Civic Engagement the Silver Lining in Today's Clouds?
I’m currently reading Wendy Kopp’s 2001 account of what she learned in founding Teach for America, a national nonprofit that recruits top college graduates to teach in under-performing urban and rural schools. In One Day, All Children...: The Unlikely Triumph of Teach For America and What I Learned Along the Way, Wendy describes one thing she had absolutely no doubt about when she began to build Teach for America: her belief that accomplished college graduates from the best schools, would opt for work with meaning if they were given the chance.
According to Teach for America’s website:
She (Wendy) was convinced that many in her generation were searching for a way to assume a significant responsibility that would make a real difference in the world and that top college students would choose teaching over more lucrative opportunities if a prominent teacher corps existed. As a 21 year-old, Kopp raised $2.5 million of start-up funding, hired a skeleton staff, and launched a grass-roots recruitment campaign. During Teach For America's first year in 1990, 500 men and women began teaching in six low-income communities across the country. Since then, Teach For America's network has grown to 20,000 individuals.
If Teach for America could recruit folks when the economy was strong, like-minded organizations across the country are likely to be deluged with candidates now as 1.) We realize in our under/unemployment that we’ve been valuing the too many of the wrong things, and 2.) Congress has passed historic legislation this week to expand civic engagement efforts nationwide.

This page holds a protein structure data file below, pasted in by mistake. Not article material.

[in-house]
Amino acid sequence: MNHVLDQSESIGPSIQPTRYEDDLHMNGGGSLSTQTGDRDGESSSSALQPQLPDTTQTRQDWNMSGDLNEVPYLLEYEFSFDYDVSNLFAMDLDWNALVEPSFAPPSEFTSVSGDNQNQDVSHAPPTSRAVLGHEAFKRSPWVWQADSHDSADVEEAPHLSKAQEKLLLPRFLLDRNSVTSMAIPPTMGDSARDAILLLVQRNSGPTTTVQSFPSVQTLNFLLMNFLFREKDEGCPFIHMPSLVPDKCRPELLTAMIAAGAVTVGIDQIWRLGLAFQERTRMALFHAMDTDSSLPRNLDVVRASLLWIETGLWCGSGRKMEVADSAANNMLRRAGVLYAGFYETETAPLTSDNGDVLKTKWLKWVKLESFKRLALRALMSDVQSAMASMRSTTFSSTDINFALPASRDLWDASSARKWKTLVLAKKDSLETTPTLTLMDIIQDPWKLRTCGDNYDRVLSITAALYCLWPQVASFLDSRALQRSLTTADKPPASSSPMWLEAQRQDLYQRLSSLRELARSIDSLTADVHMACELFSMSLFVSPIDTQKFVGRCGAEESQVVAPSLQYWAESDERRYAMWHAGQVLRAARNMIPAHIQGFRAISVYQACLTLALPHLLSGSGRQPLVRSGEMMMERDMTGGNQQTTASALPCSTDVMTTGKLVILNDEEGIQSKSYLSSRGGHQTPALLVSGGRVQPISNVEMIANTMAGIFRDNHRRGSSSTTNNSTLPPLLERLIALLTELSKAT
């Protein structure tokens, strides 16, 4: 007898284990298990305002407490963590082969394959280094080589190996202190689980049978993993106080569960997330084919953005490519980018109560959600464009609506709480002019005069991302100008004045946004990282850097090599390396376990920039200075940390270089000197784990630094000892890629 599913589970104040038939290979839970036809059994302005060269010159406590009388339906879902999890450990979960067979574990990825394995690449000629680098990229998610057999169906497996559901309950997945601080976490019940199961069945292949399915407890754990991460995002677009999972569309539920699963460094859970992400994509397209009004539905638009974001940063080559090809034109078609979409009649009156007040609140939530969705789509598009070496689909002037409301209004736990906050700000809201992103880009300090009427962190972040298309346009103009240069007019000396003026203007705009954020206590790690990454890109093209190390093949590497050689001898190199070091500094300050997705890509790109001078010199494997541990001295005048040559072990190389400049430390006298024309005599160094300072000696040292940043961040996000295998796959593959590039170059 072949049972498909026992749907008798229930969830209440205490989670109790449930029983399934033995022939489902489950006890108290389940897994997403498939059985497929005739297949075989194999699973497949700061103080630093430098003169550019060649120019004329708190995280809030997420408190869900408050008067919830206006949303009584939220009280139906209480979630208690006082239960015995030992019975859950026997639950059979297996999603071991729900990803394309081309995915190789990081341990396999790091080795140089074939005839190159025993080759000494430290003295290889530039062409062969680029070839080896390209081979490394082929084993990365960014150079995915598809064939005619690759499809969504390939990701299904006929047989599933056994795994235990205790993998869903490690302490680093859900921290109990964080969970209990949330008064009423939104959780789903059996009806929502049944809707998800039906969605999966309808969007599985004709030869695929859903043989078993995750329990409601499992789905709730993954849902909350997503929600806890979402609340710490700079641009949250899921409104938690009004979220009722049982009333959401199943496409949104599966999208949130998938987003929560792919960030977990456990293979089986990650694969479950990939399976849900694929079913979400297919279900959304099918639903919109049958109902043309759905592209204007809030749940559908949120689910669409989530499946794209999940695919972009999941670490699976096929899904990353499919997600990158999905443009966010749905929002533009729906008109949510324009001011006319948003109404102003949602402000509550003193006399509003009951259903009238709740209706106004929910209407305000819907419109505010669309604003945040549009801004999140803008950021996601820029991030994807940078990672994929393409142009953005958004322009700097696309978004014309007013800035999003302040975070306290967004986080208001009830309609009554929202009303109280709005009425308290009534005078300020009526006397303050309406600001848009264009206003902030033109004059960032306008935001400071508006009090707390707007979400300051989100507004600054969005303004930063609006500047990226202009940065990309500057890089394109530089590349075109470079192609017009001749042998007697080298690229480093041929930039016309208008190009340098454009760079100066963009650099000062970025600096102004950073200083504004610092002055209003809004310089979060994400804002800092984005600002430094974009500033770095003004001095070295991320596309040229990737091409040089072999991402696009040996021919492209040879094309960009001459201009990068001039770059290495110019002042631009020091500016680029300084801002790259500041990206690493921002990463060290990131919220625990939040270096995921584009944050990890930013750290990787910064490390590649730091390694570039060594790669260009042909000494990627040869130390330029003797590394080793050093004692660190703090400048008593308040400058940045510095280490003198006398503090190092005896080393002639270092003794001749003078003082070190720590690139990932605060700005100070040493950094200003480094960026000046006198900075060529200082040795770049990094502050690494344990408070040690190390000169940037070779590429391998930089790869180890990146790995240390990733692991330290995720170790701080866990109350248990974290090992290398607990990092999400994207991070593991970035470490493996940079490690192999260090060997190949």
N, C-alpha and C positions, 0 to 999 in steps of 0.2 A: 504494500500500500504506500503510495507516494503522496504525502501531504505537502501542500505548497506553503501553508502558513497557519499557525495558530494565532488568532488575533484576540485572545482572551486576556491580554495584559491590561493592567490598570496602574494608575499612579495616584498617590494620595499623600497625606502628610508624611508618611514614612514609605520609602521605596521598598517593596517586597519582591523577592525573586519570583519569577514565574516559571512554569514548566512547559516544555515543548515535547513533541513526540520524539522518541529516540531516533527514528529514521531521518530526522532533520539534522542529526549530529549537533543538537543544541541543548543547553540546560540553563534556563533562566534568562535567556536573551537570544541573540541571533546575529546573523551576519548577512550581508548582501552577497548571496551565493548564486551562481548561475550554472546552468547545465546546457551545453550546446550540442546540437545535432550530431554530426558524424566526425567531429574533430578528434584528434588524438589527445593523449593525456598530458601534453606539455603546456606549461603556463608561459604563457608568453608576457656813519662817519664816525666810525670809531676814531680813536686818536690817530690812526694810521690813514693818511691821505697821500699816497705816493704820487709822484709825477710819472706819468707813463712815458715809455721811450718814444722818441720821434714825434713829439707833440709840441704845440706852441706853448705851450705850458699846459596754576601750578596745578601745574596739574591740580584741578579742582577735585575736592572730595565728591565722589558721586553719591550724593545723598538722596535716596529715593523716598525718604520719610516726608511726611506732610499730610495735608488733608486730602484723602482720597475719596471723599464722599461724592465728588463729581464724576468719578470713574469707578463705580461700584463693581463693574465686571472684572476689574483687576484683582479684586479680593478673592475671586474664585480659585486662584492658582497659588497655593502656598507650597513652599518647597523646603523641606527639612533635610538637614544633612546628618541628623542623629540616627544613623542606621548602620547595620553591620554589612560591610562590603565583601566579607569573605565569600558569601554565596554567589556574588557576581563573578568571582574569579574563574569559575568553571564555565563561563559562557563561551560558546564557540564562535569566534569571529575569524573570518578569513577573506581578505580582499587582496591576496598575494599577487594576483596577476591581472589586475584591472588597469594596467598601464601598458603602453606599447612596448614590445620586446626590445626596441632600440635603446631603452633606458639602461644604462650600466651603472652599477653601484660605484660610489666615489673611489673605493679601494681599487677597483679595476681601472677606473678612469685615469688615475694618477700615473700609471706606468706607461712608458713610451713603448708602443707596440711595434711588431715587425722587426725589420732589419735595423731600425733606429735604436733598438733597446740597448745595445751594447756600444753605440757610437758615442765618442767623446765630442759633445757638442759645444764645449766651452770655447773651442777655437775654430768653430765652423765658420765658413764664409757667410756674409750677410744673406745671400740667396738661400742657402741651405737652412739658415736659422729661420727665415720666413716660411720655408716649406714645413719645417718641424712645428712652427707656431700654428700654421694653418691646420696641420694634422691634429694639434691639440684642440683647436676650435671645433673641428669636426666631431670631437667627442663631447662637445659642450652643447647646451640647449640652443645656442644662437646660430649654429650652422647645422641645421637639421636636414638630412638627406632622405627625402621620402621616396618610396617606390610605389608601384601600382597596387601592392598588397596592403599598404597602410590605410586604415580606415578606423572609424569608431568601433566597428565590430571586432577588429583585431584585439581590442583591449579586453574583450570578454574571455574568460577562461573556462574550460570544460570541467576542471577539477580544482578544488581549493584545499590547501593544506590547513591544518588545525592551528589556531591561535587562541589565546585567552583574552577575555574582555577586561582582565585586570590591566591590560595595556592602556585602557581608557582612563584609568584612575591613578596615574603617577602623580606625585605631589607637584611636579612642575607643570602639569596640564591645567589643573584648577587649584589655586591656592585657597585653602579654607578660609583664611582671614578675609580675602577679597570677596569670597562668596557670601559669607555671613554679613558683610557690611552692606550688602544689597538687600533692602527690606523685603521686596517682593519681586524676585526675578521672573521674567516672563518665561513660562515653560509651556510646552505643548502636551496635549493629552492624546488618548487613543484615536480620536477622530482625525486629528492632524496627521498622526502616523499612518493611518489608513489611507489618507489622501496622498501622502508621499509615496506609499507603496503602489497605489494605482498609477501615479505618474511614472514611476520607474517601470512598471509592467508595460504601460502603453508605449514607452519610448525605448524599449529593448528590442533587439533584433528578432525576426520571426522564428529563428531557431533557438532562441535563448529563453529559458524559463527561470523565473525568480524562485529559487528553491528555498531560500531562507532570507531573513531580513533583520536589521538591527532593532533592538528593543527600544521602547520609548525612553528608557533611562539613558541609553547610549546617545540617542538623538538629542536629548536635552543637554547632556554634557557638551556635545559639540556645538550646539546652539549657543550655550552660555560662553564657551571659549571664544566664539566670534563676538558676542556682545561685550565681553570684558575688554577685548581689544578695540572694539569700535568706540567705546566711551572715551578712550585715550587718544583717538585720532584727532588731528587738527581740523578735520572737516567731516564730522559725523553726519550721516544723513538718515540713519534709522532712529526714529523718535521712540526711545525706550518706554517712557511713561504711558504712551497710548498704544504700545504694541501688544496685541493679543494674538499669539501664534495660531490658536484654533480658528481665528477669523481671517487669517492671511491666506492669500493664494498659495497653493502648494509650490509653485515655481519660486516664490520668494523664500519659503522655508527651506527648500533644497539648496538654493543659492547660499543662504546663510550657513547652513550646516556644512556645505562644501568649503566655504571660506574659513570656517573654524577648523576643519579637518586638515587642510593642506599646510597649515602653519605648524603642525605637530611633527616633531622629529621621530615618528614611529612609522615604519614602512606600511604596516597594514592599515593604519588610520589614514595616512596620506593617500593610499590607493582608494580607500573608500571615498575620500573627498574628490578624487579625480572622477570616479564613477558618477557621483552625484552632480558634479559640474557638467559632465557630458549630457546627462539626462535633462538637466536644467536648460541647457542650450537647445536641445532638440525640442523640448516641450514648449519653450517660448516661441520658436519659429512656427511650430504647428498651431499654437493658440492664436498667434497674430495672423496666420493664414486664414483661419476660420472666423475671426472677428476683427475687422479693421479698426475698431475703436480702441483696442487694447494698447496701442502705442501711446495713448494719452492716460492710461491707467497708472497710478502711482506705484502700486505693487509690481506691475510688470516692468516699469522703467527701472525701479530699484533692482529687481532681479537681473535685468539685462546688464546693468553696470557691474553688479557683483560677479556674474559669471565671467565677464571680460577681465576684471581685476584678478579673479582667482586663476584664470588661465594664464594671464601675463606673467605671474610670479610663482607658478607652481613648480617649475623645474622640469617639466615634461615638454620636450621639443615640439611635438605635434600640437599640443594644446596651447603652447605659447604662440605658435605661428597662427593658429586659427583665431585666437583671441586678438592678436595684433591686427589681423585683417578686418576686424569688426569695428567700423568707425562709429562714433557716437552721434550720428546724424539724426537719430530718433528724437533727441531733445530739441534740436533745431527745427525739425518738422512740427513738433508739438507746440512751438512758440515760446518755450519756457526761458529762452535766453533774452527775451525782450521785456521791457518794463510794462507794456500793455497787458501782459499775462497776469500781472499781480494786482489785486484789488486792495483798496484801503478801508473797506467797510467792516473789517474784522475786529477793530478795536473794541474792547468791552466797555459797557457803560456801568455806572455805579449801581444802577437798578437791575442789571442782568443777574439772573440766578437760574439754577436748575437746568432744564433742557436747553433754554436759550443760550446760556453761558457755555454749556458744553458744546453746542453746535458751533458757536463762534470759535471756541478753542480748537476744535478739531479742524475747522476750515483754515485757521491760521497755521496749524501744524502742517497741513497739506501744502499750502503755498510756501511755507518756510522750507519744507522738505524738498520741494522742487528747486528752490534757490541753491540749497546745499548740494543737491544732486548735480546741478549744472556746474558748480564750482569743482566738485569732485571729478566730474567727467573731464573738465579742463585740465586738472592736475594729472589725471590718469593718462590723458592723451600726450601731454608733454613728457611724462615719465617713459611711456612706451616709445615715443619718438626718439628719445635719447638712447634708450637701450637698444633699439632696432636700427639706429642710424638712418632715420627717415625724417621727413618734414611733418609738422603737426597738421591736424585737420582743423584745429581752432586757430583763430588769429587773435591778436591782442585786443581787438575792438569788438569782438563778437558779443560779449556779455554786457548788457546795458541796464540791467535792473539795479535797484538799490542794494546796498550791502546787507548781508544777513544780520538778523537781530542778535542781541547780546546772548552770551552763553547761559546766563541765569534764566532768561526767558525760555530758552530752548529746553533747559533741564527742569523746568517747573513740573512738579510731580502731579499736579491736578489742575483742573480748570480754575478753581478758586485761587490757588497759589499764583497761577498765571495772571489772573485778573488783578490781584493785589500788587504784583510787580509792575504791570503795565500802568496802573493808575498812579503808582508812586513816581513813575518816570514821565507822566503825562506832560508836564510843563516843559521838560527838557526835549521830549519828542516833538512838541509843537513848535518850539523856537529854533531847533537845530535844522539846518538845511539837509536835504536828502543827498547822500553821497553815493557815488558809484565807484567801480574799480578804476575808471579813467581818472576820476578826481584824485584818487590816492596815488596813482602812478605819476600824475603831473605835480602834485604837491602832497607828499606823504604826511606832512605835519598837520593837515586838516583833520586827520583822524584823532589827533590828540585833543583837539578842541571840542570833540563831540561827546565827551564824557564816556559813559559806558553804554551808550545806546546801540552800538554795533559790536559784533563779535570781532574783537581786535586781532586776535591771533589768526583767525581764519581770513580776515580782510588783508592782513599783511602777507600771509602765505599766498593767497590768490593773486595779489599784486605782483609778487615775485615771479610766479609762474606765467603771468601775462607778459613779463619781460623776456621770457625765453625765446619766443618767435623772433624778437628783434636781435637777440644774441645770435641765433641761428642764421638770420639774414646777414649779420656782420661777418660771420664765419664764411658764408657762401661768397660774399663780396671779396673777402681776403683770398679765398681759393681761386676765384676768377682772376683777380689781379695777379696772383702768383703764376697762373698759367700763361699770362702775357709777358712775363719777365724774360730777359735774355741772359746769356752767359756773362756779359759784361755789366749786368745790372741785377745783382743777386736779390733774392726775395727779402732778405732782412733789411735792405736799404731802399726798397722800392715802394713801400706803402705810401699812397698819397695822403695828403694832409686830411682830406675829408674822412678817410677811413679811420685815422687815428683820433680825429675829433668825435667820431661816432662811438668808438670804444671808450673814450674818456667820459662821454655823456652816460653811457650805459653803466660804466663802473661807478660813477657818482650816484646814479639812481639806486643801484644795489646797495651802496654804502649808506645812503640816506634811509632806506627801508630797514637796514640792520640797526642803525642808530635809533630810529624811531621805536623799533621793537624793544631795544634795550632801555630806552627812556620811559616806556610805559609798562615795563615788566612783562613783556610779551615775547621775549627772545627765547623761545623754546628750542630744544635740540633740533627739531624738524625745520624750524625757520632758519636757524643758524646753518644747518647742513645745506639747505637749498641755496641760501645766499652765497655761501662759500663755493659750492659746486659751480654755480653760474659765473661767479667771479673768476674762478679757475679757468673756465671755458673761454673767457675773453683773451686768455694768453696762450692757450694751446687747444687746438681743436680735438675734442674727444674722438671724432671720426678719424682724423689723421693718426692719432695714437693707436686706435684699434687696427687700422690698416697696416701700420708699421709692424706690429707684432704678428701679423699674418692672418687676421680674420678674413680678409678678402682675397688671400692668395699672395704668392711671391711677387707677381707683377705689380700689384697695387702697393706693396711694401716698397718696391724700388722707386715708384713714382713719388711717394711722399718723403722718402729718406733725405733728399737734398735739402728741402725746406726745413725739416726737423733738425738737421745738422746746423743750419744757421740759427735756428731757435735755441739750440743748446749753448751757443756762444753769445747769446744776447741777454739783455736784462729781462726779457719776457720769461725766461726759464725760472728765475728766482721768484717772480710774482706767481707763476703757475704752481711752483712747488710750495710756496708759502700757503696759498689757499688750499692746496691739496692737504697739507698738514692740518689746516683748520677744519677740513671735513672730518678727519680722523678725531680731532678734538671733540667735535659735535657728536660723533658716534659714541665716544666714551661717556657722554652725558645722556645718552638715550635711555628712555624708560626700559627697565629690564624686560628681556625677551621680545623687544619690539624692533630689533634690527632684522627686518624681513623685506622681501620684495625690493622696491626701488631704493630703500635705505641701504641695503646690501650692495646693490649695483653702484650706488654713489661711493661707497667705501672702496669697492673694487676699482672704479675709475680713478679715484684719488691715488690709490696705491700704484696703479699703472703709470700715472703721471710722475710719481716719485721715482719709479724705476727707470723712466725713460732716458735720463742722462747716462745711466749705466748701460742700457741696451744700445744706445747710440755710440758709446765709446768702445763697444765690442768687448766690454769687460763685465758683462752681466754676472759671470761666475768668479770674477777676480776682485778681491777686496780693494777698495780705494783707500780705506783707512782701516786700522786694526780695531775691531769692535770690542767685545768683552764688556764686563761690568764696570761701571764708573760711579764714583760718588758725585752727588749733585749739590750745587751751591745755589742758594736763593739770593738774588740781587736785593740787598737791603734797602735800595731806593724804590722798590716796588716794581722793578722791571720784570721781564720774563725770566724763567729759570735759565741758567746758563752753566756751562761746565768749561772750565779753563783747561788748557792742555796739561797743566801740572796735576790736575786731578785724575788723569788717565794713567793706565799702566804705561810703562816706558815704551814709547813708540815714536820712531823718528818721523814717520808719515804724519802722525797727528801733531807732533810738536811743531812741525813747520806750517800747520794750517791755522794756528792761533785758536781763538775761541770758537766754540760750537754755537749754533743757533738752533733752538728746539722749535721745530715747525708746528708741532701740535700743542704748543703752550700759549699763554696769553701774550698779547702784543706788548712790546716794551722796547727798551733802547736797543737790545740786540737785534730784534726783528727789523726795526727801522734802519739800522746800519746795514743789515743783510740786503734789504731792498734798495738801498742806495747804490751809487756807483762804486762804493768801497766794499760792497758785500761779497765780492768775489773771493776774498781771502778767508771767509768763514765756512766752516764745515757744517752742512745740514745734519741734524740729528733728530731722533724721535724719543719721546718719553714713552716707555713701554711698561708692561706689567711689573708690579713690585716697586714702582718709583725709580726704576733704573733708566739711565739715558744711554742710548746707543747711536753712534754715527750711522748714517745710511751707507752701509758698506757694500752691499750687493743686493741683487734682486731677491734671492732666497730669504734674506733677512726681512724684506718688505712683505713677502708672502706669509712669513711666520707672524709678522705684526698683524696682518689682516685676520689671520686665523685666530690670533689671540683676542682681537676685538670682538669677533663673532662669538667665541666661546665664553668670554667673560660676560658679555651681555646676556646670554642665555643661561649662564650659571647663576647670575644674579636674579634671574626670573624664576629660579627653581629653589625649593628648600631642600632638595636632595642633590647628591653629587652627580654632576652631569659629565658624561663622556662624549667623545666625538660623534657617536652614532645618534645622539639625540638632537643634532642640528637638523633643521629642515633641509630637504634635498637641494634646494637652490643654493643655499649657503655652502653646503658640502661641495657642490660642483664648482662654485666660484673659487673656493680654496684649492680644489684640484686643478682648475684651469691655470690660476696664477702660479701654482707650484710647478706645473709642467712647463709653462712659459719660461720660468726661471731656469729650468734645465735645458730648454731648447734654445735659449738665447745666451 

I read about this new legislation from the National Center on Civic Engagement which has in the past also reported some pretty dire indicators regarding how and when Americans are chipping in to help out our communities. In its 2008 Civic Health Index, for instance, when we were all so jazzed to see more folks engaged with in the presidential election, NCOC reported:
Not many people expect to work on the issues raised in the campaign after Election Day. Just fourteen percent, for instance, were confident that they would try to change local policies in schools, neighborhoods, or the workplace. Less than 20% were sure they would talk about the issues raised in the campaign after it is over. Gotta be a silver lining somewhere in all of this, eh?
We may not be able to pay our mortgages for long, but I'll willing to bet that NCOC will have a different story to report at its next annual conference in September, 2009. while Teach for America seems to be growing like the national deficit.